|Thursday, 21 June 2012 00:00|
Little EGoM can do on telecom sector woes as matter likely to go to court, and Presidential reference further ties its hands
Though it is not quite clear whether Trai chief Rahul Khullar will support the claim made by his predecessor—that the impact of the steep hike in reserve prices for the auction of 2G spectrum will be just 4.4 paise per minute—the EGoM which meets on this later today is unlikely to be the final arbiter either. If, for the sake of argument, Khullar says the tariff impact of the R3,622 crore per MHz reserve price for 1800 MHz spectrum will be very high—COAI has a PWC study which says it will be 24-28 paise per minute on average, and 90 paise in the metros—and the EGoM uses this to lower the reserve price of spectrum, a PIL will very likely follow, arguing the government has made undue concessions to rich telcos.
In any case, it will be difficult to argue that augmenting government revenue by R75,000 crore, roughly the amount that will accrue from the spectrum to be auctioned at the current reserve price, is of less public interest than lowering the cost of telephony in India (which the government says is the lowest in the world anyway!) by keeping a low reserve price of spectrum. The government stands to get another R200,000 crore-plus if telecom minister Kapil Sibal’s new plan goes through, where everyone pays the same auction price—based on what the auction throws up—for the spectrum they currently hold and get it renewed for 20 years. And if, on the other hand, Khullar says the tariff impact will be limited—odds are his figure will be near bang in-between the old Trai’s and COAI’s number—and the EGoM uses this to keep the reserve price unchanged, surely the telcos will appeal this in court, even if to withdraw it later when the government gives them an acceptable alternative.
But it’s important to move beyond the issue of the reserve price since the sector has a lot more problems, and in this case, the government appears to have tied itself in knots. Since the sector may end up paying over R1 lakh crore (even if Sibal’s new plan is not approved, some money will be charged for the ‘extra’ spectrum telcos hold), a critical part of the new plan is that the spectrum can be hypothecated to banks—so, if a new telco defaults on payments to SBI, SBI can simply sell the spectrum to, say, Sunil Mittal and recover its dues.
That, however, is easier said than done. Presumably the telcos that would like to buy the spectrum from SBI, and have the money to do so, are the larger ones. But under the current norms, there is a cap on how much spectrum they can hold. Similarly, if a newcomer, say a foreign telco, wants to leverage its global relationships and borrow from a foreign bank, the law as it stands does not allow spectrum to be hypothecated to foreign banks—indeed the 74% FDI cap will be another hurdle. And imagine the furore when SBI enters into a direct negotiation with Sunil Mittal instead of, say, auctioning that spectrum after it takes it over!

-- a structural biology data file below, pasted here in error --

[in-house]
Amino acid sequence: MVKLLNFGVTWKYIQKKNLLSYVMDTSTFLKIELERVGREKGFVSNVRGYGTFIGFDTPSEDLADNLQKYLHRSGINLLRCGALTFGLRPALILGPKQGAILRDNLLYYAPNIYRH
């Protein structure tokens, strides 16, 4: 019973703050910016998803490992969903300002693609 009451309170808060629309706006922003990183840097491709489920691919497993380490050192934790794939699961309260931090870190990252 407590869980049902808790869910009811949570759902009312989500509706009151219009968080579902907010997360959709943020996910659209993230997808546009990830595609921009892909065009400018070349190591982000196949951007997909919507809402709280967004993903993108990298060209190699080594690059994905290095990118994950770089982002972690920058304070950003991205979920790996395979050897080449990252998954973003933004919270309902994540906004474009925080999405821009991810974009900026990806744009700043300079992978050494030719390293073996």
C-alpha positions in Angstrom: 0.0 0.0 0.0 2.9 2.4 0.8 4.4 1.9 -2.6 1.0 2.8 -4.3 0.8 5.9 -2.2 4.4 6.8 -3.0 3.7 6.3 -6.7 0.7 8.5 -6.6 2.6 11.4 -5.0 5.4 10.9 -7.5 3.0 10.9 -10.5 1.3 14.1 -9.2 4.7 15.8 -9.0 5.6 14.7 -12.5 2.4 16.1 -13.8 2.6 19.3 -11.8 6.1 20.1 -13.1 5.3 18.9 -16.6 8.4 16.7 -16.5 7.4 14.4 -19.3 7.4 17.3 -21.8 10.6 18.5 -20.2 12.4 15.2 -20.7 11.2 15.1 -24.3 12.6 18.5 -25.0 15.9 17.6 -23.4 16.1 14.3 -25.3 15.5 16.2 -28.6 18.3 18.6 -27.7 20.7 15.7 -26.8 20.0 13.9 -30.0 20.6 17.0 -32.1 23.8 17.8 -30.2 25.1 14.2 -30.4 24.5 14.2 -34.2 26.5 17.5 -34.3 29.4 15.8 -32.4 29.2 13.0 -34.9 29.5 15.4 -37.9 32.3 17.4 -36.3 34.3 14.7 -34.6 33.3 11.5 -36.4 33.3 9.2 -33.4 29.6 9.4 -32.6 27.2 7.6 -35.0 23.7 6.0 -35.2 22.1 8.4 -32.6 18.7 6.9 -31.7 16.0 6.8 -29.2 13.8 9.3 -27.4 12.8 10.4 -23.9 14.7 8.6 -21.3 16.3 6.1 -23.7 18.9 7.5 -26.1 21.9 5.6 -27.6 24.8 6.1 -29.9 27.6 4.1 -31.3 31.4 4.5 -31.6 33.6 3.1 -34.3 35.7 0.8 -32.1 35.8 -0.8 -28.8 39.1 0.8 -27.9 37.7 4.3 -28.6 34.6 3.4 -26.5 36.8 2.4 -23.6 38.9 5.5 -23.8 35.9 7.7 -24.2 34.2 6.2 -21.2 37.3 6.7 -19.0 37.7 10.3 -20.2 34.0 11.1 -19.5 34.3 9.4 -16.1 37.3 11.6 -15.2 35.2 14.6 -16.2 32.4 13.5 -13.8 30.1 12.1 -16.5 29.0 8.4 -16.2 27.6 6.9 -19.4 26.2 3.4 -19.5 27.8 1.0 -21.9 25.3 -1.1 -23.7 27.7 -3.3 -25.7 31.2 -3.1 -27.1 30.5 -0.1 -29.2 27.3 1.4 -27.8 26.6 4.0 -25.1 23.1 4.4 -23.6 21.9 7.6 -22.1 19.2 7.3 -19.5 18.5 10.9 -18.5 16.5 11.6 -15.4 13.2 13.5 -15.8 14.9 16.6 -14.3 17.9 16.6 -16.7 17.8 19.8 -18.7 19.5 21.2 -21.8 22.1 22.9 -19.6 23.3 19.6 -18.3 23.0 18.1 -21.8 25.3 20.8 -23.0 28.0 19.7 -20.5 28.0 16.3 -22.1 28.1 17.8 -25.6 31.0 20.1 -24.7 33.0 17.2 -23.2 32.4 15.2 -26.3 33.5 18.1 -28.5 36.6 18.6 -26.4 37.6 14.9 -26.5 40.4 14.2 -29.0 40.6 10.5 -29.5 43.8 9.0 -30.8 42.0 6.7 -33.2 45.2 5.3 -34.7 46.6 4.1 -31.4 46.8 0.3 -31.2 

Similarly, thanks to the government deciding to send a Presidential reference to the Supreme Court on the 2G matter, it’s hands have been further tied. For one, it’s not clear how decisions can be taken on how to price the ‘extra’ spectrum, since the Presidential reference has left the door open for 80 licences issued between 1994 and 2007 to be cancelled. Indeed, since the fate of these licences is uncertain, no M&As can take place until this is sorted out, and there is no clarity on when the SC will decide on the reference.
In the case of the dual technology licences—existing CDMA-mobile players were, in 2008, given GSM spectrum by A Raja at the same 2001 prices paid for the other 122 GSM-mobile licences—similarly, the government has complicated matters. Instead of either deciding they were okay, or that they needed to be cancelled, the government has left this to the Supreme Court as part of its Presidential reference. If there is no certainty over the dual technology spectrum, should a Tata Teleservices or an RCom take part in the forthcoming auction? Indeed, for any of the existing telcos, how much spectrum they should bid for in the auction is linked to whether or not their older licences are to be cancelled. Even the price the auction will fetch will depend on how much spectrum firms need, and that rises if the older licences are cancelled—conversely, if the licences are cancelled, that brings in more spectrum into the market, theoretically depressing auction prices!
Any way you look at it, tomorrow’s EGoM meeting is just one step in untangling the ugly mess ex-telecom minister A Raja created and which was made worse by his successor Kapil Sibal (who pushed for the appeal against the Supreme Court judgment, which was later withdrawn, and then the Presidential reference) and former Trai chief JS Sarma. Neither of the big policy statements issued since—New Telecom Policy 2012 and the Unified Licence—do anything to address these basic issues.